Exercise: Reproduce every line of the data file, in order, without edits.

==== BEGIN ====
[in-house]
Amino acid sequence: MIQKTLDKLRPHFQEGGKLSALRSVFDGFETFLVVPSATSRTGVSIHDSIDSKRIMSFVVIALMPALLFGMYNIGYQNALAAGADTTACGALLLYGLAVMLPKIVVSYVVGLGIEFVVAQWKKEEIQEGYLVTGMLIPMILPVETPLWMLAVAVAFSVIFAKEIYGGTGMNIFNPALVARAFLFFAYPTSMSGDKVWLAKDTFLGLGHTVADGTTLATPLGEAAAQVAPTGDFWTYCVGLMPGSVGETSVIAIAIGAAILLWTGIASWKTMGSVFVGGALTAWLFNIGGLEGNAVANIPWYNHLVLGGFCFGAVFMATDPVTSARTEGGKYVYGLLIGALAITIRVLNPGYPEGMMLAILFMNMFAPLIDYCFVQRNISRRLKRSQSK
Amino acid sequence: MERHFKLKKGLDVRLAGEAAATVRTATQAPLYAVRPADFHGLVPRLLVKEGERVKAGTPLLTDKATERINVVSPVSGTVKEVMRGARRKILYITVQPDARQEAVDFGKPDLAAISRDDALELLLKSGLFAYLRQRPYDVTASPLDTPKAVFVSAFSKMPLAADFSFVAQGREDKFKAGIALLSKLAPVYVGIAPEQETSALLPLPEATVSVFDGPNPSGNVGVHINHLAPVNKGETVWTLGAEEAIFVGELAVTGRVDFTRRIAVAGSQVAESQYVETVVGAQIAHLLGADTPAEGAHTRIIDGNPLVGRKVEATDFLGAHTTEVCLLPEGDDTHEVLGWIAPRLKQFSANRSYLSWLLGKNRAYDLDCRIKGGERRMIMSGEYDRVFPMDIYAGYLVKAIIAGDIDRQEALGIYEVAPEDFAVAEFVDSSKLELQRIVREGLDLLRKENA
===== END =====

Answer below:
[in-house]
Amino acid sequence: MIQKTLDKLRPHFQEGGKLSALRSVFDGFETFLVVPSATSRTGVSIHDSIDSKRIMSFVVIALMPALLFGMYNIGYQNALAAGADTTACGALLLYGLAVMLPKIVVSYVVGLGIEFVVAQWKKEEIQEGYLVTGMLIPMILPVETPLWMLAVAVAFSVIFAKEIYGGTGMNIFNPALVARAFLFFAYPTSMSGDKVWLAKDTFLGLGHTVADGTTLATPLGEAAAQVAPTGDFWTYCVGLMPGSVGETSVIAIAIGAAILLWTGIASWKTMGSVFVGGALTAWLFNIGGLEGNAVANIPWYNHLVLGGFCFGAVFMATDPVTSARTEGGKYVYGLLIGALAITIRVLNPGYPEGMMLAILFMNMFAPLIDYCFVQRNISRRLKRSQSK
Amino acid sequence: MERHFKLKKGLDVRLAGEAAATVRTATQAPLYAVRPADFHGLVPRLLVKEGERVKAGTPLLTDKATERINVVSPVSGTVKEVMRGARRKILYITVQPDARQEAVDFGKPDLAAISRDDALELLLKSGLFAYLRQRPYDVTASPLDTPKAVFVSAFSKMPLAADFSFVAQGREDKFKAGIALLSKLAPVYVGIAPEQETSALLPLPEATVSVFDGPNPSGNVGVHINHLAPVNKGETVWTLGAEEAIFVGELAVTGRVDFTRRIAVAGSQVAESQYVETVVGAQIAHLLGADTPAEGAHTRIIDGNPLVGRKVEATDFLGAHTTEVCLLPEGDDTHEVLGWIAPRLKQFSANRSYLSWLLGKNRAYDLDCRIKGGERRMIMSGEYDRVFPMDIYAGYLVKAIIAGDIDRQEALGIYEVAPEDFAVAEFVDSSKLELQRIVREGLDLLRKENA